The two new lung models are anatomically consistent. Moreover, they have a final volume of 4262 mL and 4530 mL, for TB and DB, respectively. Since the initial volume was 3849 mL (RS), an increase in volume of about 413 mL and 681 mL has been found for TB and DB, respectively, in agreement with [22]. Figure 2 shows a 2D axial section at the level of the diaphragm, for the RS ad DB model. The figure evidences that in the DB model the diaphragm is not present anymore at this level due to its downward displacement.

In the simulations the values reported in the data base, available online [23], have been assigned to the dielectric parameters of the 77 tissues comprising the body models, taking into account the frequency dependence.

With reference to the lung, for the breathing models (TB and DB models), the mass density has been assumed equal to that of inflated lung ([[rho].sub.LI] = 394 kg/[m.sup.3]) [23], while for the RS model (man at the end of the expiration phase) an average value between the inflated lung ([[rho].sub.LI]) and deflated lung mass density ([[rho].sub.LD] = 1050 kg/[m.sup.3]) has been used, since the lung is never totally deflated because of the dead space. As concerns the dielectric properties, the values for inflated lungs have been used for TB and DB models. At resting state, an average value between those of inflated and deflated lung has been used, according to the linear dependence of lung dielectric properties from the air volume filling factor [24].

3. Results

The obtained models have been exposed to a plane wave with frequencies between 900 MHz and 5 GHz.

When the [SAR.sub.WB] and [SAR.sub.10-g] have been evaluated, the incident power was defined equal to the ICNIRP and IEEE2005 reference levels for general public; when the [SAR.sub.1-g] has been considered, the incident power was settled equal to the FCC reference levels.

3.1. SAR Whole Body. [SAR.sub.WB] values obtained in the Duke's breathing models as a function of frequency are depicted in Figure 3, together with the power density reference level allowed for general public in ICNIRP and IEEE 2005 guidelines [4, 6]. Results point out an increase in the [SAR.sub.WB] with the frequency up to 2 GHz and a decrease above this frequency value.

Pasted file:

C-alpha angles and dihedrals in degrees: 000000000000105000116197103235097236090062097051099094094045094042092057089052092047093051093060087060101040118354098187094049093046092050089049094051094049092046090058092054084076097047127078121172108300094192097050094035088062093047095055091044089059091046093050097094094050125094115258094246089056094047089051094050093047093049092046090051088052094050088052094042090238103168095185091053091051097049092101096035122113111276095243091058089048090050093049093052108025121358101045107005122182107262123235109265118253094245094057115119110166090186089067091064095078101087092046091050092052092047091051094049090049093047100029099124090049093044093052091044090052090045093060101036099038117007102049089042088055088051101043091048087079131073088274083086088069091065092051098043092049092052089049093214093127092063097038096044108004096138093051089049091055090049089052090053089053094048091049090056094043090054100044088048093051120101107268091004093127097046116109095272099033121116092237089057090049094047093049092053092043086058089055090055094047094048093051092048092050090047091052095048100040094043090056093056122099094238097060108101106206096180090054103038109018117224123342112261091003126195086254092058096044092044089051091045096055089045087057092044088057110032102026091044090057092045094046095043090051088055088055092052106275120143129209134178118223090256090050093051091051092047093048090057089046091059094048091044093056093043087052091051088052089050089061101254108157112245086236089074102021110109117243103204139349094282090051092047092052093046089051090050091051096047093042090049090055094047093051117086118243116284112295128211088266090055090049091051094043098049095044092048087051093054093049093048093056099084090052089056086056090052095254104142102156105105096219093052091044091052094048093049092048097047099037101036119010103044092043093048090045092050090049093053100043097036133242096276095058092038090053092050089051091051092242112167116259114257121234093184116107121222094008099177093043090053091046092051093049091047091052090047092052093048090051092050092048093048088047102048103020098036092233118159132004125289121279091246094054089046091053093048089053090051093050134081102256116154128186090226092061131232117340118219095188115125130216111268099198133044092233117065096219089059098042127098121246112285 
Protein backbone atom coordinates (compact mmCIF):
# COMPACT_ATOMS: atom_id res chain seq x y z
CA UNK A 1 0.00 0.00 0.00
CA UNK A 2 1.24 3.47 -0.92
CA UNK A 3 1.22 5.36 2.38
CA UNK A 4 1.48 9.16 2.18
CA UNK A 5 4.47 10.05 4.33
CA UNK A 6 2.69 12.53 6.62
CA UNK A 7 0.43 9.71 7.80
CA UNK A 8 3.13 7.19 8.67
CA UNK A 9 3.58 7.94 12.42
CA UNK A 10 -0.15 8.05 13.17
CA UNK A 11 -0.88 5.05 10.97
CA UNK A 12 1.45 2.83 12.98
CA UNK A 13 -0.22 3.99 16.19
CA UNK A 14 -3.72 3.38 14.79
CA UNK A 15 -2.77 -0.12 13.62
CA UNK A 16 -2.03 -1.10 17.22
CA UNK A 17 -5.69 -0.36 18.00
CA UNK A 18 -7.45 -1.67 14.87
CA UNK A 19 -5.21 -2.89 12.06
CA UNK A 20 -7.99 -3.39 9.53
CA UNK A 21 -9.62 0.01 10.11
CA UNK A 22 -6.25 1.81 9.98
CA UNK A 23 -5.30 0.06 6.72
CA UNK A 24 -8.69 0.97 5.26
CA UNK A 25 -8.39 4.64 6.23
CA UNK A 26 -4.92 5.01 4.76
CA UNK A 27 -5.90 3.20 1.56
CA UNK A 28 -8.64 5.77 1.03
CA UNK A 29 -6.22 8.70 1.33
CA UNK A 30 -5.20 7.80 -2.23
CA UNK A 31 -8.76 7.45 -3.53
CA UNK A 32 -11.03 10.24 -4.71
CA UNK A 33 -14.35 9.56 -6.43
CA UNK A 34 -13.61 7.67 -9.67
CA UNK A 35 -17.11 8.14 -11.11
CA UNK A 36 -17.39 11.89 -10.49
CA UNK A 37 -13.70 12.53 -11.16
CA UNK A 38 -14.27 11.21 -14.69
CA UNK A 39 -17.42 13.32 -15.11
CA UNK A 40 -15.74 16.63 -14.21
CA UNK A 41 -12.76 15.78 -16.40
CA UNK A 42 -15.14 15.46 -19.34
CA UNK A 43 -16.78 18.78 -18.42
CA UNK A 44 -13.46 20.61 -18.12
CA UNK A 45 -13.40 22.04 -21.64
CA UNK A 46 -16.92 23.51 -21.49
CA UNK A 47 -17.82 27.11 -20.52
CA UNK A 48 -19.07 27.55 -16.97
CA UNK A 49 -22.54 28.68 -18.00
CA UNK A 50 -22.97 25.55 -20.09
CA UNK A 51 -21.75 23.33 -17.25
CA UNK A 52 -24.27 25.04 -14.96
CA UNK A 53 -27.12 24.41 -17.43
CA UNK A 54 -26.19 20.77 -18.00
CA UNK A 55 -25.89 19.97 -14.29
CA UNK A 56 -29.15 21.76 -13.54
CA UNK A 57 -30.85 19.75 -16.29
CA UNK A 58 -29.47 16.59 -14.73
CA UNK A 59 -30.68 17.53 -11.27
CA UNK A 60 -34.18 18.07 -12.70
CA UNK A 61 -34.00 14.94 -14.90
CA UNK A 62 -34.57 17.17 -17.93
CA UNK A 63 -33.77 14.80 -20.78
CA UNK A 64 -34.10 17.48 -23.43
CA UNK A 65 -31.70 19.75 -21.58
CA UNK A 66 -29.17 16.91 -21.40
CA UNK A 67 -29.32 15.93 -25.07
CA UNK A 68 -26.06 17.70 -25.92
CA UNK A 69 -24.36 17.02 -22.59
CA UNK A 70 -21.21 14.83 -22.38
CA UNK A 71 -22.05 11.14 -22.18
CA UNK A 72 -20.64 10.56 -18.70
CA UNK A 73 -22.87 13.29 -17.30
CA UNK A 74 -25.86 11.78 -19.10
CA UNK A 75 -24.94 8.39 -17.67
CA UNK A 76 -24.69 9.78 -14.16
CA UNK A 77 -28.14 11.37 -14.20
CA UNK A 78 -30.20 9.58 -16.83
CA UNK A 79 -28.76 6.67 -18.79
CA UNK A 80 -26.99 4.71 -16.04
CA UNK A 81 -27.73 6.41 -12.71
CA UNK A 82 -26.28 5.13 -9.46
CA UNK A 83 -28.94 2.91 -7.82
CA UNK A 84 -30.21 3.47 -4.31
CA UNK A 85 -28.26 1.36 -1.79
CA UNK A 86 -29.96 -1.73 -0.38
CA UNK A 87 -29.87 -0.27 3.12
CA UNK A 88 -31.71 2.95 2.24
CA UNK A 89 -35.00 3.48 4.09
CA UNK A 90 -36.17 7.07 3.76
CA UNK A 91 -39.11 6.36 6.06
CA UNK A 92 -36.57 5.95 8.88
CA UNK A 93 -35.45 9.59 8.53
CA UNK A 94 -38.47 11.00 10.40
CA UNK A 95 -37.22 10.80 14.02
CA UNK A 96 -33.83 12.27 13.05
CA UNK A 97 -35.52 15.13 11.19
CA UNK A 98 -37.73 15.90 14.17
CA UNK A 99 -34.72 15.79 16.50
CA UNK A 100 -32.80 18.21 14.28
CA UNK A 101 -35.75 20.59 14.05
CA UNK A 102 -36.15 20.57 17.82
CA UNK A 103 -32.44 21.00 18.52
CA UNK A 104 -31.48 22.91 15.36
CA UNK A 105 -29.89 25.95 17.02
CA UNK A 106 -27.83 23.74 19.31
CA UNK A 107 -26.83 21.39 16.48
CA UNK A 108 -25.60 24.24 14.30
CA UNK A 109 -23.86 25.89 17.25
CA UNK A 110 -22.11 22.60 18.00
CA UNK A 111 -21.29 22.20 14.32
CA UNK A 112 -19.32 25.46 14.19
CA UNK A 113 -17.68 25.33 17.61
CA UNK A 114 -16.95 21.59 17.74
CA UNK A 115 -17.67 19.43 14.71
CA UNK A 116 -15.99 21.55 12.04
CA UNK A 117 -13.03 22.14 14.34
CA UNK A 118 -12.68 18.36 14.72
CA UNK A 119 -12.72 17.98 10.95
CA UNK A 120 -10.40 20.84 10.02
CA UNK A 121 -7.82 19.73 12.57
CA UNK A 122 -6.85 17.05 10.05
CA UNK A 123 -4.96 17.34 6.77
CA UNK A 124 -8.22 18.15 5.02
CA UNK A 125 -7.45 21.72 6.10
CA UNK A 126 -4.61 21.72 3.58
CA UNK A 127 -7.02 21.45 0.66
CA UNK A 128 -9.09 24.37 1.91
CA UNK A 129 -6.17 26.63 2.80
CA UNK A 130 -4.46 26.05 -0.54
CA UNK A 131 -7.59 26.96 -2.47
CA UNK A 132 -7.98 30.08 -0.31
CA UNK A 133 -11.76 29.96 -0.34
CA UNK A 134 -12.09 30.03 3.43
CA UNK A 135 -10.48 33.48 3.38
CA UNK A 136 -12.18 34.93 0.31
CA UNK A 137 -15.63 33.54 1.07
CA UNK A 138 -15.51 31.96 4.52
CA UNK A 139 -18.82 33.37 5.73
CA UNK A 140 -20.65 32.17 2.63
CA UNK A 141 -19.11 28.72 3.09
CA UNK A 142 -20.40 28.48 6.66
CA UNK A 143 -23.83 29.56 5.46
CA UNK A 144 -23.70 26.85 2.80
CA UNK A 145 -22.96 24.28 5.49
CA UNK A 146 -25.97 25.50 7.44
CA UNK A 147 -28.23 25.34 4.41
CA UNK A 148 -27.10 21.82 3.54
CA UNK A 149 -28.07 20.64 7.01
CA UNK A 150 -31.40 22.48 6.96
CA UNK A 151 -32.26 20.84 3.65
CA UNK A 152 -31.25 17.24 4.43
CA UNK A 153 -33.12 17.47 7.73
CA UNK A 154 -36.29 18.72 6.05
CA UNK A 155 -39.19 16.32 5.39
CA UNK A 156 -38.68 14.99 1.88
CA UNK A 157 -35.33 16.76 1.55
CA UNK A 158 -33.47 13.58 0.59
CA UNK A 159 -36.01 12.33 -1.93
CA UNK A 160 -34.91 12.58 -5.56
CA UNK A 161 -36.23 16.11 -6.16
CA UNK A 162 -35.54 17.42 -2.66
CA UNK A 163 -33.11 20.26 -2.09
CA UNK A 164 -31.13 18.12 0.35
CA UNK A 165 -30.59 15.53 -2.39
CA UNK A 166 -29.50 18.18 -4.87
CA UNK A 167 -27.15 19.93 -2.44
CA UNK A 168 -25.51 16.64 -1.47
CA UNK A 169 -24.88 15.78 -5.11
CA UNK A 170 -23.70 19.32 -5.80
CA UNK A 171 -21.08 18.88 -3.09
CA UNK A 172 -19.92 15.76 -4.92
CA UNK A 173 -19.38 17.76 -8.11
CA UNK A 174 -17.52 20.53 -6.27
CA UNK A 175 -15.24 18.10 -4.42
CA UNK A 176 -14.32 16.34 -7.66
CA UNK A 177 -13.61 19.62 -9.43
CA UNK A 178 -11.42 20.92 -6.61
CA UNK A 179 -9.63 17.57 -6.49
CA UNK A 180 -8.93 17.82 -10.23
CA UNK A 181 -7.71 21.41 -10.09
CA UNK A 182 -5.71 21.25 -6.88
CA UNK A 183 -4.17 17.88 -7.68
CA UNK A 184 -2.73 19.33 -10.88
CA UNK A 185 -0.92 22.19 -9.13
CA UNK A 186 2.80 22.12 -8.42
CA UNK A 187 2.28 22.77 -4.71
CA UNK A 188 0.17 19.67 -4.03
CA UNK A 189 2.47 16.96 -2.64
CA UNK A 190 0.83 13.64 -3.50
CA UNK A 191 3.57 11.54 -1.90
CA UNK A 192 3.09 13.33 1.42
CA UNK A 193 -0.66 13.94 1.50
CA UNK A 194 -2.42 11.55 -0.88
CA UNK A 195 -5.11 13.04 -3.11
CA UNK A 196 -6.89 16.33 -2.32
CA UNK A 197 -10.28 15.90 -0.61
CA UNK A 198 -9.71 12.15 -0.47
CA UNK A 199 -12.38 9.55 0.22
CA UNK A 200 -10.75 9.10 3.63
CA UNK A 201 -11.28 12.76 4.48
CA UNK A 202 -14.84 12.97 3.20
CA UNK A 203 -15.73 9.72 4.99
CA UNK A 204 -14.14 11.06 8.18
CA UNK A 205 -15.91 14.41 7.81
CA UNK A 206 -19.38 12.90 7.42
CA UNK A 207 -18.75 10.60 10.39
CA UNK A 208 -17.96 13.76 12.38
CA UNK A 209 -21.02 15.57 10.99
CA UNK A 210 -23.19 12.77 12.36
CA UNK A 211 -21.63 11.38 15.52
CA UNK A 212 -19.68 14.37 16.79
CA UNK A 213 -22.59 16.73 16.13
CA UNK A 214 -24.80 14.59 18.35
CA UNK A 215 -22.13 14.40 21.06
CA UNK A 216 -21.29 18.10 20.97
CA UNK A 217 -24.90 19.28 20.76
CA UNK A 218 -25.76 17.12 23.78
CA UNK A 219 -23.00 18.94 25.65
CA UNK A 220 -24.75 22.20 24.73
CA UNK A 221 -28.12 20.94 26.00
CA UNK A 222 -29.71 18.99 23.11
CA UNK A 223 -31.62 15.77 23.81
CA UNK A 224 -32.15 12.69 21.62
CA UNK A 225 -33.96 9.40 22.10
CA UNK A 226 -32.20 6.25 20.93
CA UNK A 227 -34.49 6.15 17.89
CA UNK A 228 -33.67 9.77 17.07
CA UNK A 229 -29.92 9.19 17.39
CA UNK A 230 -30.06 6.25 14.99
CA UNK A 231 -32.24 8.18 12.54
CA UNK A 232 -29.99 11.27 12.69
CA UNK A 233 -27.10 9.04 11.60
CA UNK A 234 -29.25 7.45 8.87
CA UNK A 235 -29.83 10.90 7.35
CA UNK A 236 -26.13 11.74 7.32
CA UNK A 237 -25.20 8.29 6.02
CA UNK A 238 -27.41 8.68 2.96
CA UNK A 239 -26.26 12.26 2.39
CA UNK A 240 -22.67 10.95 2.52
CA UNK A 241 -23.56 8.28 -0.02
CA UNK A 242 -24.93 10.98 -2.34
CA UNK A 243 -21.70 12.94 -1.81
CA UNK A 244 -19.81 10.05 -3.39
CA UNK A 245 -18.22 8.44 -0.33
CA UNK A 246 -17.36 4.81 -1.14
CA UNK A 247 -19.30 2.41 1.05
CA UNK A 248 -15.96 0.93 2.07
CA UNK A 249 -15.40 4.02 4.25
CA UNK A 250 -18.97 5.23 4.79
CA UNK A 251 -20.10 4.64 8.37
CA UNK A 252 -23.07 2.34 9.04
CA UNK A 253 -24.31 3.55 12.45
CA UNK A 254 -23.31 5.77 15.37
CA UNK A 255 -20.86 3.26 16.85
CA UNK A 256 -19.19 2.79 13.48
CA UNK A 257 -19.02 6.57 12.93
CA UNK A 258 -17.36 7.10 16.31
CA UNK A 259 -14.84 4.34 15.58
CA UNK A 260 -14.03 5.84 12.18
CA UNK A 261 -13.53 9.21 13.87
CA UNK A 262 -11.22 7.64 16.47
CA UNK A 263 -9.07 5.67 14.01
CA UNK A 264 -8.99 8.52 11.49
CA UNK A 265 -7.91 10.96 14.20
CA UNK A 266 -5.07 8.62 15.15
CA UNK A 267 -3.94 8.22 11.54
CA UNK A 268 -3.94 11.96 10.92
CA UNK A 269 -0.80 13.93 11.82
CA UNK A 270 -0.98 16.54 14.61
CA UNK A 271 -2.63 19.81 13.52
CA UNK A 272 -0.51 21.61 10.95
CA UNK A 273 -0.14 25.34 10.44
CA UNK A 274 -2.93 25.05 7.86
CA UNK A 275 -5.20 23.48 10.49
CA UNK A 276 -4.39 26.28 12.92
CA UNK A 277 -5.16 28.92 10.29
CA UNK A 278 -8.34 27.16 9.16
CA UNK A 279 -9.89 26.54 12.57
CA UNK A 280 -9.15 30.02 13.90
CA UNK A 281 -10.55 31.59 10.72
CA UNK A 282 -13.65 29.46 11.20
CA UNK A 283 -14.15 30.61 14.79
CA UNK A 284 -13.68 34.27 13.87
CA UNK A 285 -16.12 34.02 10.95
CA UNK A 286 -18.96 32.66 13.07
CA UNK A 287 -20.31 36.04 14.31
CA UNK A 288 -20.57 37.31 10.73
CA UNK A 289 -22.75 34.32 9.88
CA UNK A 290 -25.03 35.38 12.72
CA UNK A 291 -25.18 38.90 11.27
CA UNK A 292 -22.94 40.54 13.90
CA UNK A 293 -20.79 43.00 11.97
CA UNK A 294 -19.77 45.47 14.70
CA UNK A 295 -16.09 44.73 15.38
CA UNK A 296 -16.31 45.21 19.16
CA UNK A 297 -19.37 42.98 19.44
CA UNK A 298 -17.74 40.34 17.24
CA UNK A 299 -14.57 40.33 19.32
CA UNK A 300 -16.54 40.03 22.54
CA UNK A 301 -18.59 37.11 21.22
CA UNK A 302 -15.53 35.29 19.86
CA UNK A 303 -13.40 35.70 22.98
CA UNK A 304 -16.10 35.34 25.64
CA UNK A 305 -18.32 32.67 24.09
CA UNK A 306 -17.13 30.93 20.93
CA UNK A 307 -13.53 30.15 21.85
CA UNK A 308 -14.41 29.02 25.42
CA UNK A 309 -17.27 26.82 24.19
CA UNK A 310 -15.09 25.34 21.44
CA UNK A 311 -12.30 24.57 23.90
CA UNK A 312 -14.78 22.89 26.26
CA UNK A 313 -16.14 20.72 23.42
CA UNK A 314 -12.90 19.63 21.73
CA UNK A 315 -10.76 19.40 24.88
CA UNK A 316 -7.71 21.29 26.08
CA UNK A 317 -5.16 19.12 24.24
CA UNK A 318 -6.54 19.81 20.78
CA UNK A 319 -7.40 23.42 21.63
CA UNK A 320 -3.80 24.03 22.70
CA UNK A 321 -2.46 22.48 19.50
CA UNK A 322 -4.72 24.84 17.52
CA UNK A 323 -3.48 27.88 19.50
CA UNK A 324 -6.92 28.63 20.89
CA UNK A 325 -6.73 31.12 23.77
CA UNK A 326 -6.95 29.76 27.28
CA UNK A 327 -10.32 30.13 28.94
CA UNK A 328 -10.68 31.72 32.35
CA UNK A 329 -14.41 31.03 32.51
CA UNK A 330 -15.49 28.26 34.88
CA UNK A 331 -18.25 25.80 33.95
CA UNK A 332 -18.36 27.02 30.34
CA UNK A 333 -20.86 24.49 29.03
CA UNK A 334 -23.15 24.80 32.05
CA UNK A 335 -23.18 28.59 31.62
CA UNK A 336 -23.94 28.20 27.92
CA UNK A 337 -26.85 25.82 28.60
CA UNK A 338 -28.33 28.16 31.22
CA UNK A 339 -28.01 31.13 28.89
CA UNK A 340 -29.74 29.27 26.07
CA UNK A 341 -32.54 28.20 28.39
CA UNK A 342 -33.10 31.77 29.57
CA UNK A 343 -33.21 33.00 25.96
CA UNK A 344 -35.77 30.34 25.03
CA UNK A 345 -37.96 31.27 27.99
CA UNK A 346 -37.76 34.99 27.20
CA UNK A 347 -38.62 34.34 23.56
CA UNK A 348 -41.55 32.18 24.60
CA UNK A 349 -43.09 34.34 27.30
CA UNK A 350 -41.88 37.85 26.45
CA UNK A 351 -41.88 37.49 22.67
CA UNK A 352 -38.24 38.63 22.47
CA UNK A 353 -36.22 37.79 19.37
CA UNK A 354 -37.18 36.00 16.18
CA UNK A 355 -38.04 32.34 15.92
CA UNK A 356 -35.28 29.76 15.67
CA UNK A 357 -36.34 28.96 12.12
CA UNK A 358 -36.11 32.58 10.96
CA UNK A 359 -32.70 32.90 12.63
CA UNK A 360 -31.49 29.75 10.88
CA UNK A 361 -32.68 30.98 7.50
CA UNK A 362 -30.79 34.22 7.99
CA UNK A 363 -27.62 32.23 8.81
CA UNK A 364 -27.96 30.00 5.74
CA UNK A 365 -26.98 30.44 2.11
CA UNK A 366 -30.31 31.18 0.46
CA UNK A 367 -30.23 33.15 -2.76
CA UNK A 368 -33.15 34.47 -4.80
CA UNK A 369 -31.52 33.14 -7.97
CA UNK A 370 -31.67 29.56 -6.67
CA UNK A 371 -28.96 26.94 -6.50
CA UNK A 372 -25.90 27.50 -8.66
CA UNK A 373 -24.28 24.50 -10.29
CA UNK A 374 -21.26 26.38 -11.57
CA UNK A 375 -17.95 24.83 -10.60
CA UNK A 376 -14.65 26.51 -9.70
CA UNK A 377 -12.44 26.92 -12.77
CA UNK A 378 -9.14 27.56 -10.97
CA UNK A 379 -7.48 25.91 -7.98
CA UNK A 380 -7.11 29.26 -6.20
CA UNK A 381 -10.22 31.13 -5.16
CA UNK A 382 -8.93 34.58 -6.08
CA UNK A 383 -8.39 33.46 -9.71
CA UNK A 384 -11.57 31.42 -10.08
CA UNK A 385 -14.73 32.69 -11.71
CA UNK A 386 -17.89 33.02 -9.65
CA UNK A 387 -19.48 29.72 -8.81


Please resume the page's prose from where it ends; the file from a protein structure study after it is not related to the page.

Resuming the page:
However it is worth noting that this behavior is strictly due to the limits on the power density settled in the guidelines, which increase with the frequency up to 2 GHz and are maintained constant for higher frequencies, as clearly shown in Figure 3. Indeed a [SAR.sub.WB] linearly decreasing with the frequency would be obtained if the power density is maintained constant for all the frequencies. From Figure 3 it can be noted that all the considered models lead to [SAR.sub.WB] values compliant with the basic restrictions for all the considered frequencies. In particular, a very little difference is obtained in the values of the [SAR.sub.WB] for the three anatomical breathing models at all the considered frequencies, with increasing values of the absorbed power passing from the resting state model to the deep breath model. However, increasing the frequency, the difference in the whole body SAR for the three considered models decreases ([SAR.sub.WB] @900 MHz: 6.50 x [10.sup.-2] W/kg (RS), 6.54 x [10.sup.-2] W/kg (TB), 6.55-[10.sup.-2] W/kg (DB); [SAR.sub.WB] @5 GHz: 3.59-[10.sup.-2] W/kg (RS), 3.71 x [10.sup.-2] W/kg (TB), 3.74 x [10.sup.-2] W/kg (DB)).